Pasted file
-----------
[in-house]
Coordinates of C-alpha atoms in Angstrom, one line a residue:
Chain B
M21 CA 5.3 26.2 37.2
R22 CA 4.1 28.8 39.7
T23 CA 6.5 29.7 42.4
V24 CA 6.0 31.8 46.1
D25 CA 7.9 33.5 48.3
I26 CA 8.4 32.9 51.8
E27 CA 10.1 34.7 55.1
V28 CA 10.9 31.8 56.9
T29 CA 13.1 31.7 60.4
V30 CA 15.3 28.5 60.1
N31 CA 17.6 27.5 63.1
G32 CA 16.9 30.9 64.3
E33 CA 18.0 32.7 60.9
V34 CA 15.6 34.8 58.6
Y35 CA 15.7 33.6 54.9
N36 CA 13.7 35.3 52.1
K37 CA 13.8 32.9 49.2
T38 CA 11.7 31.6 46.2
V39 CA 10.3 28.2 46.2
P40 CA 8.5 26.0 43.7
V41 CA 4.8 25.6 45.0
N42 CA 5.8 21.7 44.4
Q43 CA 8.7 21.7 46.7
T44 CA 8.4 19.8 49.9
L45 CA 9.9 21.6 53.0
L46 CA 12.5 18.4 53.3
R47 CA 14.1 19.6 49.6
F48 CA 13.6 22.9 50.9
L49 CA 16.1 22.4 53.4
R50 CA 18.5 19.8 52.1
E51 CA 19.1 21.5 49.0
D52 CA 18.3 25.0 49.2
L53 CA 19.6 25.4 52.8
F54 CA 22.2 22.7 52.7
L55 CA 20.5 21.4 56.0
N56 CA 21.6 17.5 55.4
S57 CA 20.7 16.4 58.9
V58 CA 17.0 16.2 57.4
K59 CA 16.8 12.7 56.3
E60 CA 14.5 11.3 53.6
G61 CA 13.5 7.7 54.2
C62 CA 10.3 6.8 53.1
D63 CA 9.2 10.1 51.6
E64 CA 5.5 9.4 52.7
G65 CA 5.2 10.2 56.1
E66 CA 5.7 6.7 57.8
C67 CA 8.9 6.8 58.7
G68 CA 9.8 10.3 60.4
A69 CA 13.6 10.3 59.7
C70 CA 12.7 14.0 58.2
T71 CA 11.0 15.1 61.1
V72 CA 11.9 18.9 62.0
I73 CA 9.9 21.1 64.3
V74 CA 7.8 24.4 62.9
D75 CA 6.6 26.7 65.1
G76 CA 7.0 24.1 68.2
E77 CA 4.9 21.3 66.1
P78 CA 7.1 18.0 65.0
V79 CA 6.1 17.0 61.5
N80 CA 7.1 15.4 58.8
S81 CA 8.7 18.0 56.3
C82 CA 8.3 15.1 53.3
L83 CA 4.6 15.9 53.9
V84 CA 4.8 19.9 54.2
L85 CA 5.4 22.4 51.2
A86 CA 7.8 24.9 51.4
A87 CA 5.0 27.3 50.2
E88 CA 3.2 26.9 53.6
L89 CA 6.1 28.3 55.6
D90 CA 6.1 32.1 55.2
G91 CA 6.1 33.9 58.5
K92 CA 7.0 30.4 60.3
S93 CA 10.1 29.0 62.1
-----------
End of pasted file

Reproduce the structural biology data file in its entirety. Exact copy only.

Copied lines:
[in-house]
Coordinates of C-alpha atoms in Angstrom, one line a residue:
Chain B
M21 CA 5.3 26.2 37.2
R22 CA 4.1 28.8 39.7
T23 CA 6.5 29.7 42.4
V24 CA 6.0 31.8 46.1
D25 CA 7.9 33.5 48.3
I26 CA 8.4 32.9 51.8
E27 CA 10.1 34.7 55.1
V28 CA 10.9 31.8 56.9
T29 CA 13.1 31.7 60.4
V30 CA 15.3 28.5 60.1
N31 CA 17.6 27.5 63.1
G32 CA 16.9 30.9 64.3
E33 CA 18.0 32.7 60.9
V34 CA 15.6 34.8 58.6
Y35 CA 15.7 33.6 54.9
N36 CA 13.7 35.3 52.1
K37 CA 13.8 32.9 49.2
T38 CA 11.7 31.6 46.2
V39 CA 10.3 28.2 46.2
P40 CA 8.5 26.0 43.7
V41 CA 4.8 25.6 45.0
N42 CA 5.8 21.7 44.4
Q43 CA 8.7 21.7 46.7
T44 CA 8.4 19.8 49.9
L45 CA 9.9 21.6 53.0
L46 CA 12.5 18.4 53.3
R47 CA 14.1 19.6 49.6
F48 CA 13.6 22.9 50.9
L49 CA 16.1 22.4 53.4
R50 CA 18.5 19.8 52.1
E51 CA 19.1 21.5 49.0
D52 CA 18.3 25.0 49.2
L53 CA 19.6 25.4 52.8
F54 CA 22.2 22.7 52.7
L55 CA 20.5 21.4 56.0
N56 CA 21.6 17.5 55.4
S57 CA 20.7 16.4 58.9
V58 CA 17.0 16.2 57.4
K59 CA 16.8 12.7 56.3
E60 CA 14.5 11.3 53.6
G61 CA 13.5 7.7 54.2
C62 CA 10.3 6.8 53.1
D63 CA 9.2 10.1 51.6
E64 CA 5.5 9.4 52.7
G65 CA 5.2 10.2 56.1
E66 CA 5.7 6.7 57.8
C67 CA 8.9 6.8 58.7
G68 CA 9.8 10.3 60.4
A69 CA 13.6 10.3 59.7
C70 CA 12.7 14.0 58.2
T71 CA 11.0 15.1 61.1
V72 CA 11.9 18.9 62.0
I73 CA 9.9 21.1 64.3
V74 CA 7.8 24.4 62.9
D75 CA 6.6 26.7 65.1
G76 CA 7.0 24.1 68.2
E77 CA 4.9 21.3 66.1
P78 CA 7.1 18.0 65.0
V79 CA 6.1 17.0 61.5
N80 CA 7.1 15.4 58.8
S81 CA 8.7 18.0 56.3
C82 CA 8.3 15.1 53.3
L83 CA 4.6 15.9 53.9
V84 CA 4.8 19.9 54.2
L85 CA 5.4 22.4 51.2
A86 CA 7.8 24.9 51.4
A87 CA 5.0 27.3 50.2
E88 CA 3.2 26.9 53.6
L89 CA 6.1 28.3 55.6
D90 CA 6.1 32.1 55.2
G91 CA 6.1 33.9 58.5
K92 CA 7.0 30.4 60.3
S93 CA 10.1 29.0 62.1